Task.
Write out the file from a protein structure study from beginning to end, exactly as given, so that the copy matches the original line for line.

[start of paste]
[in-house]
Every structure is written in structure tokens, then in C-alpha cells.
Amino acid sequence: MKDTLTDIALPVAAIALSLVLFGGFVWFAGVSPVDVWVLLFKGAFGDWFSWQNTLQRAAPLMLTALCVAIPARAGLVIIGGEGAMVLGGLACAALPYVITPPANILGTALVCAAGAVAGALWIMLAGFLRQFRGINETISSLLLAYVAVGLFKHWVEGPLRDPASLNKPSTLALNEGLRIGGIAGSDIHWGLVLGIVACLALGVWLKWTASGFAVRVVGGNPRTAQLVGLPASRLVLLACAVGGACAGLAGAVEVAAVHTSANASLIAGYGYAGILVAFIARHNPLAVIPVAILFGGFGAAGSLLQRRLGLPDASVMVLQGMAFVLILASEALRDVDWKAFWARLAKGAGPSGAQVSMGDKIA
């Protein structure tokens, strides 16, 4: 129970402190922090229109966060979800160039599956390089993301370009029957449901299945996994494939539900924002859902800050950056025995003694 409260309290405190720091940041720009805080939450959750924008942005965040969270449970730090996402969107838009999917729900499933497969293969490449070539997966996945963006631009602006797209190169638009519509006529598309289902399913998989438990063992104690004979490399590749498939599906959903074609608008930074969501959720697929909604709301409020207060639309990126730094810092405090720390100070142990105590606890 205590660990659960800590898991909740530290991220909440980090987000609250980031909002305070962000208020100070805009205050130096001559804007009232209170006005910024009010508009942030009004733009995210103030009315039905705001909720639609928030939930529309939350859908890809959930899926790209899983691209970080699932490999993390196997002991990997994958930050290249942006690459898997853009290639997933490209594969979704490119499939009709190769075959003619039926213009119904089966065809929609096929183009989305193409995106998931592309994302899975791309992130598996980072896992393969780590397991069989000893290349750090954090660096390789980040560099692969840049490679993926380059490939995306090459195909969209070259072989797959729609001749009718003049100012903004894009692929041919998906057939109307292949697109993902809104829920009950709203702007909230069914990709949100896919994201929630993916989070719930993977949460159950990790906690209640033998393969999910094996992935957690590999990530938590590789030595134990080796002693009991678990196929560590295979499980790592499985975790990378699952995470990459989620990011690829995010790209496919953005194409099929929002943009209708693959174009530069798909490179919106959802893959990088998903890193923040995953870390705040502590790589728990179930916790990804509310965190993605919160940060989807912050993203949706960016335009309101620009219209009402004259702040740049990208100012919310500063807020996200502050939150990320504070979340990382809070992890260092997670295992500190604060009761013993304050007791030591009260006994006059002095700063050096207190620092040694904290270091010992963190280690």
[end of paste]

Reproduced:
[in-house]
Every structure is written in structure tokens, then in C-alpha cells.
Amino acid sequence: MKDTLTDIALPVAAIALSLVLFGGFVWFAGVSPVDVWVLLFKGAFGDWFSWQNTLQRAAPLMLTALCVAIPARAGLVIIGGEGAMVLGGLACAALPYVITPPANILGTALVCAAGAVAGALWIMLAGFLRQFRGINETISSLLLAYVAVGLFKHWVEGPLRDPASLNKPSTLALNEGLRIGGIAGSDIHWGLVLGIVACLALGVWLKWTASGFAVRVVGGNPRTAQLVGLPASRLVLLACAVGGACAGLAGAVEVAAVHTSANASLIAGYGYAGILVAFIARHNPLAVIPVAILFGGFGAAGSLLQRRLGLPDASVMVLQGMAFVLILASEALRDVDWKAFWARLAKGAGPSGAQVSMGDKIA
């Protein structure tokens, strides 16, 4: 129970402190922090229109966060979800160039599956390089993301370009029957449901299945996994494939539900924002859902800050950056025995003694 409260309290405190720091940041720009805080939450959750924008942005965040969270449970730090996402969107838009999917729900499933497969293969490449070539997966996945963006631009602006797209190169638009519509006529598309289902399913998989438990063992104690004979490399590749498939599906959903074609608008930074969501959720697929909604709301409020207060639309990126730094810092405090720390100070142990105590606890 205590660990659960800590898991909740530290991220909440980090987000609250980031909002305070962000208020100070805009205050130096001559804007009232209170006005910024009010508009942030009004733009995210103030009315039905705001909720639609928030939930529309939350859908890809959930899926790209899983691209970080699932490999993390196997002991990997994958930050290249942006690459898997853009290639997933490209594969979704490119499939009709190769075959003619039926213009119904089966065809929609096929183009989305193409995106998931592309994302899975791309992130598996980072896992393969780590397991069989000893290349750090954090660096390789980040560099692969840049490679993926380059490939995306090459195909969209070259072989797959729609001749009718003049100012903004894009692929041919998906057939109307292949697109993902809104829920009950709203702007909230069914990709949100896919994201929630993916989070719930993977949460159950990790906690209640033998393969999910094996992935957690590999990530938590590789030595134990080796002693009991678990196929560590295979499980790592499985975790990378699952995470990459989620990011690829995010790209496919953005194409099929929002943009209708693959174009530069798909490179919106959802893959990088998903890193923040995953870390705040502590790589728990179930916790990804509310965190993605919160940060989807912050993203949706960016335009309101620009219209009402004259702040740049990208100012919310500063807020996200502050939150990320504070979340990382809070992890260092997670295992500190604060009761013993304050007791030591009260006994006059002095700063050096207190620092040694904290270091010992963190280690």